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Posted on April 25th, 2014, by

The play A Doll’s House written by Henrik Ibsen, the famous 19th-century Norwegian playwright and poet, who is known as the father of prose drama, discusses interpersonal relations between a wife and a husband and gender roles in society. The author of the play pays special attention to the roles of women in his society. One of the main characters, Torvald, believes that the sacred duty of any woman in this world is to be a good wife and kind mother. Moreover, he tells his wife Nora that women should be responsible for the morality of their children. On the one hand, Torvald treats women as childlike and even helpless creatures, but, on the other hand, he refers to them as to powerful moral forces who have great influence on the family members. In Ibsen’s play, Nora depends on her husband Torvald, and he thinks only about him, his thoughts and his actions. She says, How painful and humiliating it would be for Torvald to know that he owed me anything! It would upset our mutual relations altogether; our beautiful happy home would no longer be what it is now! (Ibsen 24). Torvald does everything possible to control his wife Nora and wants her to submit to him. He control’s finances of their family because he is sure that Nora is incapable to solve financial problems.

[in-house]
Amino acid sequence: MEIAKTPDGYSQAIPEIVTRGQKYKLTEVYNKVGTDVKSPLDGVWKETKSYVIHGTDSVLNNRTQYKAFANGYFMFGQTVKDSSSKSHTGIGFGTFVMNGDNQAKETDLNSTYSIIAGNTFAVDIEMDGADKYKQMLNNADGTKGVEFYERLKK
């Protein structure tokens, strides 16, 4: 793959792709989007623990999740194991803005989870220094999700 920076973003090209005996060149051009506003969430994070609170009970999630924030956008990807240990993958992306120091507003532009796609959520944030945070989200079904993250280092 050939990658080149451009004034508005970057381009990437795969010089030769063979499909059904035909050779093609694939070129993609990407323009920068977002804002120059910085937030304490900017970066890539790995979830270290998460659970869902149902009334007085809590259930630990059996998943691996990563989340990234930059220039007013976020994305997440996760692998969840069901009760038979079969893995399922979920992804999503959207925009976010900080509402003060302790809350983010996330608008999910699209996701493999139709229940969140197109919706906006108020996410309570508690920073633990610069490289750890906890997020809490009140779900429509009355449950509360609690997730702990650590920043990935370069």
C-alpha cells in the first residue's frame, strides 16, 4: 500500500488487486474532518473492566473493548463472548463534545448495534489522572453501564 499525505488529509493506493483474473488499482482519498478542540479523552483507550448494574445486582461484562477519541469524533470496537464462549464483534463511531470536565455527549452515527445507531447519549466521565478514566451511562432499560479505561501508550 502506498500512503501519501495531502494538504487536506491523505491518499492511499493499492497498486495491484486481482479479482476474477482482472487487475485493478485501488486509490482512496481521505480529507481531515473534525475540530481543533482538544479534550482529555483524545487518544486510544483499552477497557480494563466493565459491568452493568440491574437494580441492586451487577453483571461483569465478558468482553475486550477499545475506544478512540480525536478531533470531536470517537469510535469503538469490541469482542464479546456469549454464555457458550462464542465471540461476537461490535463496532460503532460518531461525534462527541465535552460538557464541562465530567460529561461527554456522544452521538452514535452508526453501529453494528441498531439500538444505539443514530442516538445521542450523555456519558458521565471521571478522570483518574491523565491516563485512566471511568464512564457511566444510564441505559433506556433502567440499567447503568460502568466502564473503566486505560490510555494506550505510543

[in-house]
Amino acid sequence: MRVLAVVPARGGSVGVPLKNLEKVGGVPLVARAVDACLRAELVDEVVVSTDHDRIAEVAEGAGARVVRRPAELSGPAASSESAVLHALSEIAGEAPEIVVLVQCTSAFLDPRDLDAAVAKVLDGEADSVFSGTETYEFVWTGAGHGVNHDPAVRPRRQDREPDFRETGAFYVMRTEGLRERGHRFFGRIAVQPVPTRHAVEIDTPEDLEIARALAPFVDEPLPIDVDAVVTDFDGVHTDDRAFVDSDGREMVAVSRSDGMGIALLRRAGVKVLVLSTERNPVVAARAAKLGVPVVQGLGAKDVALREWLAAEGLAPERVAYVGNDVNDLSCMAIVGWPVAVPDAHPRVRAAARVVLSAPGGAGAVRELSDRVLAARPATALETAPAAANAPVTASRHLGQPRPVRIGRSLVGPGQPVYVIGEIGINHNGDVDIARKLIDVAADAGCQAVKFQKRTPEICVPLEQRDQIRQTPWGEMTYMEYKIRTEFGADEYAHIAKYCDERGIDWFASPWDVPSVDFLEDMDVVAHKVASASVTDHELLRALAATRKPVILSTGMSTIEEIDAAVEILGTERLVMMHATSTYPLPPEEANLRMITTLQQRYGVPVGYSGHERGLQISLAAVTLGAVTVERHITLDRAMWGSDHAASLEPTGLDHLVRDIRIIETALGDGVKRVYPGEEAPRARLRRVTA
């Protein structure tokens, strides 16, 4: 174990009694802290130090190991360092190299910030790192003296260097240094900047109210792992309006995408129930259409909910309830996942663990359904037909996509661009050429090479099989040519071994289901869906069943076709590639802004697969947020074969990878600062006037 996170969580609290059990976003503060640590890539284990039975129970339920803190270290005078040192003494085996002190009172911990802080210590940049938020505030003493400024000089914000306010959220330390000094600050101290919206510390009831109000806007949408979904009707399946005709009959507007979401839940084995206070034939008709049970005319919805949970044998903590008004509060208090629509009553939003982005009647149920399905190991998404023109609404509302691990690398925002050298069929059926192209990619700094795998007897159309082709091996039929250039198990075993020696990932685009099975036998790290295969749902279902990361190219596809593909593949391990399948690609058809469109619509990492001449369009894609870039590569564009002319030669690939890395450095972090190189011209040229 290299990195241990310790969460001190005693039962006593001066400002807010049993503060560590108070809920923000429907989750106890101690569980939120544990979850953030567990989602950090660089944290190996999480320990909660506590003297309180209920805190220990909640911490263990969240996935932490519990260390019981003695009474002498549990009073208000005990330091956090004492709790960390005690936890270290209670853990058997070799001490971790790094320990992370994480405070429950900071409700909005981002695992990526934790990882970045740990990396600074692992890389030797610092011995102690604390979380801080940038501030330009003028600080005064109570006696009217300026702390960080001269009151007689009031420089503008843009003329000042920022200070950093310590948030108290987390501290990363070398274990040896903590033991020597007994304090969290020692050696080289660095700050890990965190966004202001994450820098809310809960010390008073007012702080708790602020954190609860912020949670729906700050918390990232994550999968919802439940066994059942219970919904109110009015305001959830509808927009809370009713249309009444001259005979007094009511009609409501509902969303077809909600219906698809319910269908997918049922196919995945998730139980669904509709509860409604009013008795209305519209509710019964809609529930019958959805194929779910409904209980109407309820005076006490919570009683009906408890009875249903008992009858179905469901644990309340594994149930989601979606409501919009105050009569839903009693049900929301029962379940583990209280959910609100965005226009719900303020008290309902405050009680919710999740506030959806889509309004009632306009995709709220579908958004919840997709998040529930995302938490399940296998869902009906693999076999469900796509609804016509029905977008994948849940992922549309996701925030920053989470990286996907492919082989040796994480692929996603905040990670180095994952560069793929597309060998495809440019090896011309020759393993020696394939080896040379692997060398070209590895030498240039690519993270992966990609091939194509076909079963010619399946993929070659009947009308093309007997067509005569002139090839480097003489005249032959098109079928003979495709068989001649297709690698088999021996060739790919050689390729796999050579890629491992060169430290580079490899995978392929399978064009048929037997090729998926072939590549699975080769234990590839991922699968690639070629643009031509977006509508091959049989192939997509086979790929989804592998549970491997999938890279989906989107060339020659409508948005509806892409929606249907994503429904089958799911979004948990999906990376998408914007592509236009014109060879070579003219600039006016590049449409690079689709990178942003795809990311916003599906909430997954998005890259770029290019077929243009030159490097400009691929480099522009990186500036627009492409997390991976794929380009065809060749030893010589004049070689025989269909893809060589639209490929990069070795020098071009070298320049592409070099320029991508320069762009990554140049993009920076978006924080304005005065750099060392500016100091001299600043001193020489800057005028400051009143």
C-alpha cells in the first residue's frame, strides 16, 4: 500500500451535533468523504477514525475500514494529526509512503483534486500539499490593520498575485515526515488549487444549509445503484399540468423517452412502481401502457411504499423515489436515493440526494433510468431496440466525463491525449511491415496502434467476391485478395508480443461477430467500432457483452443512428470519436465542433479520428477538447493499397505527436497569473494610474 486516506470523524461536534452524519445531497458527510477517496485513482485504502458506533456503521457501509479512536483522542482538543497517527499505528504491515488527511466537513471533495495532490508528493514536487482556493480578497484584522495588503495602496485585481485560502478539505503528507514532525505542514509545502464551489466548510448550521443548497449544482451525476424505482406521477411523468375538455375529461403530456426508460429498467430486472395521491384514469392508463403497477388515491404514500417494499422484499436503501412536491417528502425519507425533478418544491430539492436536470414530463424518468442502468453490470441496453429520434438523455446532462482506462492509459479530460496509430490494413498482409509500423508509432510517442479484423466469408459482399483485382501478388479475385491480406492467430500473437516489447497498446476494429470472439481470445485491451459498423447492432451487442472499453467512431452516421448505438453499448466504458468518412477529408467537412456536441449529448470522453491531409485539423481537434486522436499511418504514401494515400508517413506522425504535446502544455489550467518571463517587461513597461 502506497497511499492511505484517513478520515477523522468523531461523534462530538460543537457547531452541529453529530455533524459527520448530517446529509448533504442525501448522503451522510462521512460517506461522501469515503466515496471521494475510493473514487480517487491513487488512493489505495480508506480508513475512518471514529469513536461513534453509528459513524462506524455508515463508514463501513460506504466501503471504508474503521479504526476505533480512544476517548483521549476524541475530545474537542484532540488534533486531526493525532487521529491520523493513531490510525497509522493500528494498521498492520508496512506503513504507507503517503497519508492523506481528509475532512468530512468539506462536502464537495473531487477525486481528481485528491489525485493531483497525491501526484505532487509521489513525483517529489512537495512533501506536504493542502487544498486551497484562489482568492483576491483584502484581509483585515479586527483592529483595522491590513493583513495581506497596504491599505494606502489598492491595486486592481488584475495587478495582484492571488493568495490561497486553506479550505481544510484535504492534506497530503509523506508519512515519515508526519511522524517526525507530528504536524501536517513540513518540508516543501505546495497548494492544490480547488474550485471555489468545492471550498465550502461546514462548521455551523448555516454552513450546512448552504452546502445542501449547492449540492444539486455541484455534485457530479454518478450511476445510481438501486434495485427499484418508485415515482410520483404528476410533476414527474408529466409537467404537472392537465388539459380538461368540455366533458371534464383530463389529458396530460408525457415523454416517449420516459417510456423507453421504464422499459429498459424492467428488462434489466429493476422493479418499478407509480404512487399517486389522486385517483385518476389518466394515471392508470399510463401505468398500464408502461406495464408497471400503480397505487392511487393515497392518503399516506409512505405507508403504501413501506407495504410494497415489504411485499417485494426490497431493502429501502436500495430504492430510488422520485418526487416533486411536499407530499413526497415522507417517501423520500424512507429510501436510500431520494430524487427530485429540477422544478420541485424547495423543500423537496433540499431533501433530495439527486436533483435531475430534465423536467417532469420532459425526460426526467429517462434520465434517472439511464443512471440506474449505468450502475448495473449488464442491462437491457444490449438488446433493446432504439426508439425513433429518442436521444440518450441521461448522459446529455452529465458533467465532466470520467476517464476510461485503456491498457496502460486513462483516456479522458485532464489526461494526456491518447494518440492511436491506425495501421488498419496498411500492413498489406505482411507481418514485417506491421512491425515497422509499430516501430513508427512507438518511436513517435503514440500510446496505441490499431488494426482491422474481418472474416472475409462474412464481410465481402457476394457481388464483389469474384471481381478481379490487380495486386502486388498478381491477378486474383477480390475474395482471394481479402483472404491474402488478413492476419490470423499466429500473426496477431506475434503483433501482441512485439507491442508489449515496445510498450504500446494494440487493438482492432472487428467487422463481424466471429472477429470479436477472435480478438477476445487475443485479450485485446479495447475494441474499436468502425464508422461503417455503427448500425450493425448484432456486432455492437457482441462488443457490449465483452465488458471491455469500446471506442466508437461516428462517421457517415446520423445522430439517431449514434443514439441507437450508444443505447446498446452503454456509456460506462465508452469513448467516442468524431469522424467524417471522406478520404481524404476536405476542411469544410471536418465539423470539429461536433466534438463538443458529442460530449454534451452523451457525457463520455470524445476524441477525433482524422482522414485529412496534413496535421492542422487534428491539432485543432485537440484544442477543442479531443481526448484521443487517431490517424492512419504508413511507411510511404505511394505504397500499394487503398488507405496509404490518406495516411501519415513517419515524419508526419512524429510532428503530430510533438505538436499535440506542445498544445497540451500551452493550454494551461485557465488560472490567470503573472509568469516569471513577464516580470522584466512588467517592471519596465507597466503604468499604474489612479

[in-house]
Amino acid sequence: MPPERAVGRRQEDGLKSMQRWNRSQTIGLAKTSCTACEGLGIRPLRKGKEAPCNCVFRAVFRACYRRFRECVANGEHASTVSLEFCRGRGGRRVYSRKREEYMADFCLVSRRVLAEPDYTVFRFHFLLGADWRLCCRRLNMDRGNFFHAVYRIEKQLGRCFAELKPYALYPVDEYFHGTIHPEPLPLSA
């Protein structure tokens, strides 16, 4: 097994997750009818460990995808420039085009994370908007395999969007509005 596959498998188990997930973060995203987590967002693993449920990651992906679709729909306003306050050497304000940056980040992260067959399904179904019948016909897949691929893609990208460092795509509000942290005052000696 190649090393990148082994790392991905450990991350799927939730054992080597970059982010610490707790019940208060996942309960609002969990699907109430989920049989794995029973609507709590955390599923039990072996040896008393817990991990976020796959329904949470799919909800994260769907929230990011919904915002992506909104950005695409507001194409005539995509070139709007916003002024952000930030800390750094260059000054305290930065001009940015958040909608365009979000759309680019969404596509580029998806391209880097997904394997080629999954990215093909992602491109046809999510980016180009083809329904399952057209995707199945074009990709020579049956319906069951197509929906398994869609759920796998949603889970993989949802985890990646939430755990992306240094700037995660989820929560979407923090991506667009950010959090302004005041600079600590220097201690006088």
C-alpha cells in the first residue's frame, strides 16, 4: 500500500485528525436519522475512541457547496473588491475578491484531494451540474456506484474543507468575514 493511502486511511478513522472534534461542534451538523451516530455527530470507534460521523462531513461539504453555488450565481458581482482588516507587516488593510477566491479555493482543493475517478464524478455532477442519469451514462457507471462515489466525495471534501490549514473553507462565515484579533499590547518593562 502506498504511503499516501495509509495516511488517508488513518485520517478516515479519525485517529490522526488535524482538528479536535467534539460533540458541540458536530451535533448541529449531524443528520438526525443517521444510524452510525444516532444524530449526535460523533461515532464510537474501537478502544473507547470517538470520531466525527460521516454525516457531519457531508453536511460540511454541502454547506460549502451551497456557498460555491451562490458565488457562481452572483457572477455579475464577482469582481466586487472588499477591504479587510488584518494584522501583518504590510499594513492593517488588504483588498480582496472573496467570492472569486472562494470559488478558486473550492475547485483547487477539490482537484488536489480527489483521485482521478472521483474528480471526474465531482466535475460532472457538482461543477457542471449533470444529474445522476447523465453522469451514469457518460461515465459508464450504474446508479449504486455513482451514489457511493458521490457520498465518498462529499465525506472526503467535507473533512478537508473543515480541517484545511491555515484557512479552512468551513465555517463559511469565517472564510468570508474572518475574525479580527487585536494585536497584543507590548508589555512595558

The author uses different literary strategies in order to convey the major ideas of his play. Literary conventions help to define the author’s genre. A Doll’s House is written in the genre of a family drama, but it is also possible to call this literary work a tragedy. It is a realistic prose drama. Nora is represented as a victim who is restricted in her gender roles. The setting is unique as the play takes place at the one and the same apartment. The author pays special attention to the symbolism in his play. He uses such symbols as black cross black hat which symbolize death, doll’s house stands for the tendency of the main characters to play their roles, ring symbolizes the end of Nora’s marriage, Christmas tree which defines the mood of the play and some other symbols. It is difficult to define the mood of the whole play as it is a mixture of such themes as love, forgery, blackmail, business. The mood of the play is sincere. The author uses a lot of stylistic devices, such as metaphors, epithets, comparisons, repetitions, etc. For example, comparison: Torvald compares his wife with a squirrel when he calls her a squirrel. Hyperbole: Nora says about dresses in the box: I should like to tear it into a hundred thousand pieces (Ibsen 49). Epithets: fancy dress, horrible weather, good place, poor girl, delightful evening, etc. The literary works includes many devices of drama, such as emotive prose and numerous dialogues. Besides, the author uses colloquial language which is one of the characteristics of the genre. Symbolism and other literary devices help the readers to realize Ibsen’s imagination and his vision of the situation.

To sum up, Ibsen’s play A Doll’s House discusses those family issues that are very important for us. After eight years of happy marriage, Nora realizes that she has always been a doll in the hands of her husband, a rude and selfish person. She makes a decision to leave her family and children, because she wants to give full expression to her identity.

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